Date: 14 Jul 1956
Anton Steiger was found dead in bed on the morning after he had had a dispute at Scalebor Park Hospital where he worked.
His cause of death was asphyxia and it was suspected that he had taken an overdose of sleeping tablets following an incident in the dining area, but the medical evidence did not support that and an open verdict was returned.
Anton Steiger was an Austrian student nurse and had had a dispute with a woman member of staff at the hospital the previous day.
His cause of death was given as asphyxia but the pathologist said that there was nothing to indicate an external cause and that there was no evidence of violence. He said that that type of death could result from a variety of poisons, including sodium amytal of which he thought that about 15 three-grain capsules would have been a fatal dose.
Anton Steiger was found to have had one grain of barbiturate in his stomach which it was thought indicated that he had taken about 6 grains, however, the analytical chemist that had carried out the examination said that he had never heard of another case where such an amount had caused death.
A dining-room maid at the hospital said that on the evening of Monday 23 July 1956 that she had been serving meals in the kitchen when Anton Steiger, who she said had had his supper, came by and asked for more chips. She said that she told him that he would have to wait, but said that he then said, 'I want them now'. She said, 'He threw a plate at me, hitting me in the face, and I had to receive medical attention'
An assistant storekeeper who had been present during the argument said that after Anton Steiger had thrown the plate that he had seemed very upset about it. He said, 'He asked me if I had any coppers as he wanted to ring someone. I think he was afraid he would get his notice and he wanted to arrange somewhere to go. I gave him the key to my room, and told him there were some coppers on the dressing table. He returned the key later and told me he had taken a few of my sleeping tablets'.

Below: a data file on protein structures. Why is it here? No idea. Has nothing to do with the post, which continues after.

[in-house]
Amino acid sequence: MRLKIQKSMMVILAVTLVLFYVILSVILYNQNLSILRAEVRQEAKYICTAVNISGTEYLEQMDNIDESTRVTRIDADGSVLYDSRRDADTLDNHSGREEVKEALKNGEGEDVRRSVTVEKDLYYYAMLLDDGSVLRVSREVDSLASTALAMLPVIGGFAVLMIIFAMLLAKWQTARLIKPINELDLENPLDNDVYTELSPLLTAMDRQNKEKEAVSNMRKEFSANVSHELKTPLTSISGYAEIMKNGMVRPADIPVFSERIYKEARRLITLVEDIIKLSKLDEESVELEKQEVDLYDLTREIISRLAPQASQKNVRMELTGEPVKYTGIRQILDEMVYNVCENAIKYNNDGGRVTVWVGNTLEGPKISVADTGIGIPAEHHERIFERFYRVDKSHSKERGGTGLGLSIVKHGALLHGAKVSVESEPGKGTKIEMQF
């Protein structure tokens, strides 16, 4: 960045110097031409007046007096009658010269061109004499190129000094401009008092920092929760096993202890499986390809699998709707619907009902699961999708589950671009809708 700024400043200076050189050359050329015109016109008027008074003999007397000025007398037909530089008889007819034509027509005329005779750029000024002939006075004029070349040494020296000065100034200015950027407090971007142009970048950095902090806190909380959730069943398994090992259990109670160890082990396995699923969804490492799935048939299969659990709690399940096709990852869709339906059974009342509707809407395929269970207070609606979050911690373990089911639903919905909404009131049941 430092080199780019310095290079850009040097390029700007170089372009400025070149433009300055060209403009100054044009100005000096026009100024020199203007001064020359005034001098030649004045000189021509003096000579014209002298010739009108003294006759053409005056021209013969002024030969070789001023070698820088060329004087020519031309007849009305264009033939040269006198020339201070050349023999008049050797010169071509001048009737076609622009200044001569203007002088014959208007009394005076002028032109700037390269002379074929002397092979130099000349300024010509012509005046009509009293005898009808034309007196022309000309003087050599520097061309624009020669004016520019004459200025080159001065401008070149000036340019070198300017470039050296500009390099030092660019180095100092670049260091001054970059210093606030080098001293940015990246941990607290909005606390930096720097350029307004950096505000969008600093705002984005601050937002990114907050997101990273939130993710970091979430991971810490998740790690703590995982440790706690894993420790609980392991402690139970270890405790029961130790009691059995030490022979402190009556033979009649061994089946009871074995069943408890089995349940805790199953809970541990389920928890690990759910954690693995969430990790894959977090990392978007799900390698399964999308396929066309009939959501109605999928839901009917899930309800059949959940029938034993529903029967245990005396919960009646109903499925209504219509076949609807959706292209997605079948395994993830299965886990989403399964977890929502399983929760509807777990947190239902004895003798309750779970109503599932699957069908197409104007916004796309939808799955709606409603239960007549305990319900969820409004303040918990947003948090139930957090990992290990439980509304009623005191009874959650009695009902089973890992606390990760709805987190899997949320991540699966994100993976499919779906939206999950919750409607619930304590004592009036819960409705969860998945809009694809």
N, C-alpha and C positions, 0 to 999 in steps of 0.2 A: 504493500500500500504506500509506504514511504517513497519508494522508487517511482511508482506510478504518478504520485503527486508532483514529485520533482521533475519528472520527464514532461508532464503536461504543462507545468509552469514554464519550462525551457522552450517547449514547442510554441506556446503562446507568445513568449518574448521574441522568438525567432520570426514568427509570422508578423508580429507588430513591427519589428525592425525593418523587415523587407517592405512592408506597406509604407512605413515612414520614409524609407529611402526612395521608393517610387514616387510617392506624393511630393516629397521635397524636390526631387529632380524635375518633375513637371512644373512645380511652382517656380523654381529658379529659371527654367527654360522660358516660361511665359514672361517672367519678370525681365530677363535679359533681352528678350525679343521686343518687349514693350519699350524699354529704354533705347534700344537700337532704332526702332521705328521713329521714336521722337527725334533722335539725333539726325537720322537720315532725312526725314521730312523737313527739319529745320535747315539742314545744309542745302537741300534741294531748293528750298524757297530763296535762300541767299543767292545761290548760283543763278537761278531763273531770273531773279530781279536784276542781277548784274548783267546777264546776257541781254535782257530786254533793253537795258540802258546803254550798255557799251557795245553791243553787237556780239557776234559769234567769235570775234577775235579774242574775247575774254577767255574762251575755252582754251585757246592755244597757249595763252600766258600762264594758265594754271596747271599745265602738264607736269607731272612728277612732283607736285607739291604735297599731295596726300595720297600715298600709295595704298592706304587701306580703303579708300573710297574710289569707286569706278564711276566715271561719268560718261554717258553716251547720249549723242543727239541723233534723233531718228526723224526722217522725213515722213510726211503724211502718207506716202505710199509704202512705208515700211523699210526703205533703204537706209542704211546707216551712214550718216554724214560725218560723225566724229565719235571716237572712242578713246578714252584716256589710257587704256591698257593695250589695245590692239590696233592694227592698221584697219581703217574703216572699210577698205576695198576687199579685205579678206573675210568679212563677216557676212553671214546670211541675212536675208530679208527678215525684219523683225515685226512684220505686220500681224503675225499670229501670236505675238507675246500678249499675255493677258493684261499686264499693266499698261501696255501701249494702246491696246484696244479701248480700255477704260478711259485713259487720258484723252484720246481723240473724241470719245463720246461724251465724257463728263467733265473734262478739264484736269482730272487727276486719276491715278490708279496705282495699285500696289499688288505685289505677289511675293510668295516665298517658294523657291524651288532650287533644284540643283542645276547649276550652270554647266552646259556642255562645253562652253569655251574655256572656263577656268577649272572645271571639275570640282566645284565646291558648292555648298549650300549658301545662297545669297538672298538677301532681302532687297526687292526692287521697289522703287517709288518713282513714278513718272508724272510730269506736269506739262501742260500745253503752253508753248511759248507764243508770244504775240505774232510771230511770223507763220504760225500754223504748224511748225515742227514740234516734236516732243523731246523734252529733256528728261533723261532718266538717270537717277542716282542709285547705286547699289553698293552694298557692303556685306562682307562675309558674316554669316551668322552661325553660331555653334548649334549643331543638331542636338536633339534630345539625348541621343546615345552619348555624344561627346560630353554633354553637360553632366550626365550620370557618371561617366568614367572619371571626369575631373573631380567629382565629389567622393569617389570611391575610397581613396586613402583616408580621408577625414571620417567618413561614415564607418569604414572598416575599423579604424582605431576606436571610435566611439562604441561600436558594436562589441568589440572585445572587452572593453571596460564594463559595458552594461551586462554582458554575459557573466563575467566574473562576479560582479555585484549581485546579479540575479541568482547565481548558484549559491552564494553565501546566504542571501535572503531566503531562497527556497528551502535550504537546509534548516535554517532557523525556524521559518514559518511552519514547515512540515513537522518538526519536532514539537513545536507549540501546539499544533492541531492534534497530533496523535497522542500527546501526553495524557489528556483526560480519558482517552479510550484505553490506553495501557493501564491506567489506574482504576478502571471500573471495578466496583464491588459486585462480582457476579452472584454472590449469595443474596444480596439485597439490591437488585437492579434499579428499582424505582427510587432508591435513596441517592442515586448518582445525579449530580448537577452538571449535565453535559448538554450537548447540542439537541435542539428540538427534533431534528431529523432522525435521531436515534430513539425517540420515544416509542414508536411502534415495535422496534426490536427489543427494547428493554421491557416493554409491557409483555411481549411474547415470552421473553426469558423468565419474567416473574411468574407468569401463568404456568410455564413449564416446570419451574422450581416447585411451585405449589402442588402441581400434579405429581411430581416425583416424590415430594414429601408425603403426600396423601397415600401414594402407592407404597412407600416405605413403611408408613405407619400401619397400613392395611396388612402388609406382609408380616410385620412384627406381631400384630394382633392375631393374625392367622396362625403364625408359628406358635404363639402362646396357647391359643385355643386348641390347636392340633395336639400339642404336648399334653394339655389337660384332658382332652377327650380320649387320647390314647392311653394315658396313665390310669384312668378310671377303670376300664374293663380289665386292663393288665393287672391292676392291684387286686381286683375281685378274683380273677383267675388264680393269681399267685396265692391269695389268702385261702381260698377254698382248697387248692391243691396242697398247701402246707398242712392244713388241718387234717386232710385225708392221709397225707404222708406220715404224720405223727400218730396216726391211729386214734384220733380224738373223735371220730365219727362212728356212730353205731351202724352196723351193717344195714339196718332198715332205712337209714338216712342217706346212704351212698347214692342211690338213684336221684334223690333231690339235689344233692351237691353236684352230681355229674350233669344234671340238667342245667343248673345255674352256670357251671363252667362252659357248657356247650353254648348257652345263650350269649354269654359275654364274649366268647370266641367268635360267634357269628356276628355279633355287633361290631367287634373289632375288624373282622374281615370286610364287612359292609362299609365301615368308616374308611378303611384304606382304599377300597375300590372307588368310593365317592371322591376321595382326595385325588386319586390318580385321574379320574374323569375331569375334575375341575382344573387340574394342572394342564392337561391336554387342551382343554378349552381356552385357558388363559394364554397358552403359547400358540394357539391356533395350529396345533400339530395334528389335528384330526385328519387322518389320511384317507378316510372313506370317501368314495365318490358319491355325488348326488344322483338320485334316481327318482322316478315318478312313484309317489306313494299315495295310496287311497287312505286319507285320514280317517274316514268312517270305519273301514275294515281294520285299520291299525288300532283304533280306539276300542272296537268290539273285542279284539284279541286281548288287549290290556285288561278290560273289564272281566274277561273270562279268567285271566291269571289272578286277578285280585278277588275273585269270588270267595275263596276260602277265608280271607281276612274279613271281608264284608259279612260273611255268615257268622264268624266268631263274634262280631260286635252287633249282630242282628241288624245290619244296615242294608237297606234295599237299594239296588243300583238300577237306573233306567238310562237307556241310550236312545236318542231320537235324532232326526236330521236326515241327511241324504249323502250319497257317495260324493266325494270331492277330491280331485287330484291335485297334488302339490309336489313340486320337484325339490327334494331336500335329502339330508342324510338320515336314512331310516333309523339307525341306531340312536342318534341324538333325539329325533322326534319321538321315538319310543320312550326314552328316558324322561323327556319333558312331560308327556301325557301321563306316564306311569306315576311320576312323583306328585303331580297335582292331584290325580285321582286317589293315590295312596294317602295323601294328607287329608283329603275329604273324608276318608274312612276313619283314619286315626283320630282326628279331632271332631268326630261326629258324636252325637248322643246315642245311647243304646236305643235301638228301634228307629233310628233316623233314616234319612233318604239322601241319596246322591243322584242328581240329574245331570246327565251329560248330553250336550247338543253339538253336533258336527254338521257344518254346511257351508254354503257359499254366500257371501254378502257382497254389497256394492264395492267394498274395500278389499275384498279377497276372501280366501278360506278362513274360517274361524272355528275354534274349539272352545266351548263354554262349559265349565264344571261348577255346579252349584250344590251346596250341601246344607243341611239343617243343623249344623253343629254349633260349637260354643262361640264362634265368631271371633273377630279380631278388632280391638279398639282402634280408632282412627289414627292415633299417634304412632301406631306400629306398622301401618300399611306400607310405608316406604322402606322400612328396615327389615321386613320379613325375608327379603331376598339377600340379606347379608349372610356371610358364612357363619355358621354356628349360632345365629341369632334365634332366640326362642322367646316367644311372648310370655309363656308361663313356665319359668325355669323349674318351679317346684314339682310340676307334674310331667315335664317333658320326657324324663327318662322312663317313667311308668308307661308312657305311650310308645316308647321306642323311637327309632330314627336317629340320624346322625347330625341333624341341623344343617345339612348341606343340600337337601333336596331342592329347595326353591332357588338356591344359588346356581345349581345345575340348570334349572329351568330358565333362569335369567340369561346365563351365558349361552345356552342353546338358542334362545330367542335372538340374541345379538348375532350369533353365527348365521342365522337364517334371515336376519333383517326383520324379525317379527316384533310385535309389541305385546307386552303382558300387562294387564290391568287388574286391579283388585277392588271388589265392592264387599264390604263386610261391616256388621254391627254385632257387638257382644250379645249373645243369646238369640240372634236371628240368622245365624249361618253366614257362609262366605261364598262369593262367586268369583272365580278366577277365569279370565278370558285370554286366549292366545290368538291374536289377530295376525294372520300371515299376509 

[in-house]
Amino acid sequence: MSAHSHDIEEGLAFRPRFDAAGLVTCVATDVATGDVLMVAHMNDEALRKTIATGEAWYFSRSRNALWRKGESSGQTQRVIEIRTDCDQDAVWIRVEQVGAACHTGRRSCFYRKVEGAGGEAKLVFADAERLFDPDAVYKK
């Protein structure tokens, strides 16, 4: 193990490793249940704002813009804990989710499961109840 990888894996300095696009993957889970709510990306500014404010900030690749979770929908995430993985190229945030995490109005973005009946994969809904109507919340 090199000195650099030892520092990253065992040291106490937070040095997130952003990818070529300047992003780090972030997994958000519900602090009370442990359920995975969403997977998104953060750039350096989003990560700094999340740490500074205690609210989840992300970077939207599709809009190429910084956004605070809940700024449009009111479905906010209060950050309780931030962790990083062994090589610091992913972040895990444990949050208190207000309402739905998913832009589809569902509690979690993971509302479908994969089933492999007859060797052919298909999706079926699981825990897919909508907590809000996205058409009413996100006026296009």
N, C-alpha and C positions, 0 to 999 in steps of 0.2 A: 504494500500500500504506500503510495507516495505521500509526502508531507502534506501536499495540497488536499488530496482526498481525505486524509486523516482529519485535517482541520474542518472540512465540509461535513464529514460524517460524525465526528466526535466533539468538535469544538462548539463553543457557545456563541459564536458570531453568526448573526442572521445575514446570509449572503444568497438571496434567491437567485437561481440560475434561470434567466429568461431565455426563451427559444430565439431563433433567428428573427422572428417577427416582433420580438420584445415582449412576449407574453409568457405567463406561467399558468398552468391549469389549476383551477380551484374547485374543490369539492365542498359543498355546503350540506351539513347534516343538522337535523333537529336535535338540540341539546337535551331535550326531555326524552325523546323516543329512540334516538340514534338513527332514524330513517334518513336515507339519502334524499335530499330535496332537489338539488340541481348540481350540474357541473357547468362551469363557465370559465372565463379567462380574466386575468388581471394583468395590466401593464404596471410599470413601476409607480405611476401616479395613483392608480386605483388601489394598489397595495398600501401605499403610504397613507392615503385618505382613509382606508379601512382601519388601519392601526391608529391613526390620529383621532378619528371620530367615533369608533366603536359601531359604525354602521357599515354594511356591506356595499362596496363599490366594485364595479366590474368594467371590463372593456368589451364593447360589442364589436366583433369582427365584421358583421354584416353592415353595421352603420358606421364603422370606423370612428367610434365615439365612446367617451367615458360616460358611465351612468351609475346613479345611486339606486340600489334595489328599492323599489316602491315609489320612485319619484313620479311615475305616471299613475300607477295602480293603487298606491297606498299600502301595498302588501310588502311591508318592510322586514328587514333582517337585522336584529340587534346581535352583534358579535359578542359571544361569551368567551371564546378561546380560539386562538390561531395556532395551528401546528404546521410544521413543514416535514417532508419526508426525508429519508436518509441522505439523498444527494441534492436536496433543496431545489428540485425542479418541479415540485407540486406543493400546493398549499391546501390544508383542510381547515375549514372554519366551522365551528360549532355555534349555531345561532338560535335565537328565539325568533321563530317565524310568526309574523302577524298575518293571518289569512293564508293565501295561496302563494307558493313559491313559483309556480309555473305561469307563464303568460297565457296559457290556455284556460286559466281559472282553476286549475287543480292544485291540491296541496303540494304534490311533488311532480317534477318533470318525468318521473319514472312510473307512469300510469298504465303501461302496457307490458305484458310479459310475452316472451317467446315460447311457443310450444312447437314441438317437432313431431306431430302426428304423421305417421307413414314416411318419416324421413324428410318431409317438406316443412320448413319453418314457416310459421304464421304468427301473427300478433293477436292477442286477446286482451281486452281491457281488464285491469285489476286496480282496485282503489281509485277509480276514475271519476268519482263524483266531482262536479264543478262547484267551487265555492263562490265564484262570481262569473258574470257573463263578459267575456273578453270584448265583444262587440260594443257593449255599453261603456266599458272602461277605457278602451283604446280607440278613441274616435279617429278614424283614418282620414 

The assistant storekeeper said that when he went back to his room later he found that a full bottle of 25 sodium amytal tablets had been emptied and that the tablets were missing. He said that he later saw Anton Steiger that same night leaving a dance at the hospital and said that he asked him about the tablets. He said, 'He said I need not worry as he had thrown them away. I told him they were highly dangerous drugs. He said he had only kept one which he was going to take'.
When he was questioned over the matter at the inquest the assistant storekeeper said that he did not report it at the time, saying, 'He seemed to be in such high spirits that I believed he had not taken them'. When the Coroner asked him, 'Did it not strike you as strange that he should take tablets from your room if he was going to throw them away?', the assistant storekeeper said, 'No, not at the time'.
The following morning a male nurse was asked by the chief male nurse to fetch Anton Steiger. He said, 'I think he wanted to see him about striking the girl with the plate'. He said, 'I went to his room. The curtains were drawn, and he was lying on the bed and I thought he was asleep. Then a patient said that at the dance the previous evening Steiger had said he had got some sleeping tablets and I went back to the room. I found he was dead'.
When the Coroner summed up he said that the evidence indicated that Anton Steiger had available to him, if he wished to use them, a quantity of barbiturate tablets, and that he had also seemed to have been in some sort of trouble that had worried him.
He said, 'He stated at the time that he had thrown the bulk of the tablets away, and the assistant storekeeper appears to have been rather easily satisfied by that statement and not to have expressed surprise that he had apparently stolen tablets for the principal object of throwing them away which seems at least to have been unusual. However, the medical and scientific evidence indicates that a comparatively small amount of barbiturate was taken, and would not be sufficient to cause death. There is not sufficient evidence on which I can return a positive verdict, and I must therefore return an open one'.